Lambda (Options)

Definition

The term lambda refers to a measure of the percentage change in the premium paid for an option for every percentage change in the price of the underlying asset.  Lambda allows the investor to understand the sensitivity of an option's price to a change in the underlying asset's price.

Explanation

Lambda is a measure that allows an investor to understand the anticipated percentage change in the price of an option for every one percent change in the price of the underlying asset.  In this manner, lambda is a measure of the implied price volatility of the asset.  High lambda values indicate the premium on an option is relatively sensitive to the price volatility of the underlying asset, or security.  Low lambda values indicate the premium on an option is relatively insensitive to the price volatility of the underlying asset, or security.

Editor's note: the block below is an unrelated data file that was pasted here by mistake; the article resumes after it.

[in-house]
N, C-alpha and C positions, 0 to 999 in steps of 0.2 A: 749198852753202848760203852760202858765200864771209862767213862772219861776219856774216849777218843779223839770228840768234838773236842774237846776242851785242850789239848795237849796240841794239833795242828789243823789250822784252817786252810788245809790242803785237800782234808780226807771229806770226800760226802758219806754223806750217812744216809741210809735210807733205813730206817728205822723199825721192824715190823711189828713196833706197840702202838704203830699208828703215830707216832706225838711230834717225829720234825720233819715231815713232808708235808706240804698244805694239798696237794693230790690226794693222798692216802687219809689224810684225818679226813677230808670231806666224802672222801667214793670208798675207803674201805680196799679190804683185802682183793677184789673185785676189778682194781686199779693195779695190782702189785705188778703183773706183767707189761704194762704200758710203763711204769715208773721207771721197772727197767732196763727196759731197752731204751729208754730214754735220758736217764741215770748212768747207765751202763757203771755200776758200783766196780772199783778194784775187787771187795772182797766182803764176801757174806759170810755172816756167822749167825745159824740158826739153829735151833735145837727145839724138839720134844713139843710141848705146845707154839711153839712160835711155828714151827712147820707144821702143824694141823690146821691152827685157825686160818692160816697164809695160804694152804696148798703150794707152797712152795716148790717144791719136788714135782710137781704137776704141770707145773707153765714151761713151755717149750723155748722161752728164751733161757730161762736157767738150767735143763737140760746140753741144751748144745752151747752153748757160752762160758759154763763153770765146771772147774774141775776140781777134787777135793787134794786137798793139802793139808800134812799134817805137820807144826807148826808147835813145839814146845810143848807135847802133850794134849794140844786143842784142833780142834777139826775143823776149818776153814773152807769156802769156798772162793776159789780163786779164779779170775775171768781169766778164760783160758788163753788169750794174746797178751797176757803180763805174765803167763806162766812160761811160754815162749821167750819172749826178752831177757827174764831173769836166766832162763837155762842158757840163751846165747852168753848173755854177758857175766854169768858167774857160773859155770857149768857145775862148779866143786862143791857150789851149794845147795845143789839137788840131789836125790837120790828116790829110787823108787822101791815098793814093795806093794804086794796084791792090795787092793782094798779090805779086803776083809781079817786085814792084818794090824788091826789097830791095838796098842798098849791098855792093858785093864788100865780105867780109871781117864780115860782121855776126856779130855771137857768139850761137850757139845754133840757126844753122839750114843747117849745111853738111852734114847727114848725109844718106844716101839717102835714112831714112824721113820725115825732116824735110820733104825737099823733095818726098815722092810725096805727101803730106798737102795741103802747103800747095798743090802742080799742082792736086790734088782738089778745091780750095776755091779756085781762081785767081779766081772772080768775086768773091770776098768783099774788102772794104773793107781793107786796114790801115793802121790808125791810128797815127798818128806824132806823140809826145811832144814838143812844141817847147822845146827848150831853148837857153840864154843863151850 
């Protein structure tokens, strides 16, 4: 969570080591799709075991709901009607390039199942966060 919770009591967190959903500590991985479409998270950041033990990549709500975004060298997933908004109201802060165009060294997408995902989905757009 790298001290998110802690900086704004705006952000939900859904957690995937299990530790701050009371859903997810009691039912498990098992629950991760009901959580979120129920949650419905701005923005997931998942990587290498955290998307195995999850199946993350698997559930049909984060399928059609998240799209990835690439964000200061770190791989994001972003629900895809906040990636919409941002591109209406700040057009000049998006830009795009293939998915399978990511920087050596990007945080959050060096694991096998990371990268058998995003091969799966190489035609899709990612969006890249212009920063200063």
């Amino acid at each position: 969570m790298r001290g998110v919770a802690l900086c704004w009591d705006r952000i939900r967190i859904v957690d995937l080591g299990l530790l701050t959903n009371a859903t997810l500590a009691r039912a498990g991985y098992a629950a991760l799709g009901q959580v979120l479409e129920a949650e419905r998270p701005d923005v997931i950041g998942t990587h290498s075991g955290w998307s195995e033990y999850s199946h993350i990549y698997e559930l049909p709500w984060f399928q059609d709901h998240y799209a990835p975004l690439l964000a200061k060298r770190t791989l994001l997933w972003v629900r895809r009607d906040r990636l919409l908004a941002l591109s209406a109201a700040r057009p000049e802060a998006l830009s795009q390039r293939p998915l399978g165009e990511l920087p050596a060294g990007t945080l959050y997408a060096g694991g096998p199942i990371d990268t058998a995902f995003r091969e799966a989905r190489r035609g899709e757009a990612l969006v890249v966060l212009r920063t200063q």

Lambda is one of the "Greek" metrics associated with options; several of the other Greeks include:

  • Delta:  tells the investor the rate of change in the theoretical premium paid or received for an option for one unit change in the price of the underlying asset.
  • Gamma:  tells the investor how fast delta will change if the price of the underlying asset changes by one point.
  • Kappa or Vega:  tells the investor how much the premium on an option will change for every one percentage change in the underlying asset's implied volatility.

Related Terms

margin, maintenance margin, initial margin, kappa, out-of-the-money, deep out-of-the-money, near-the-money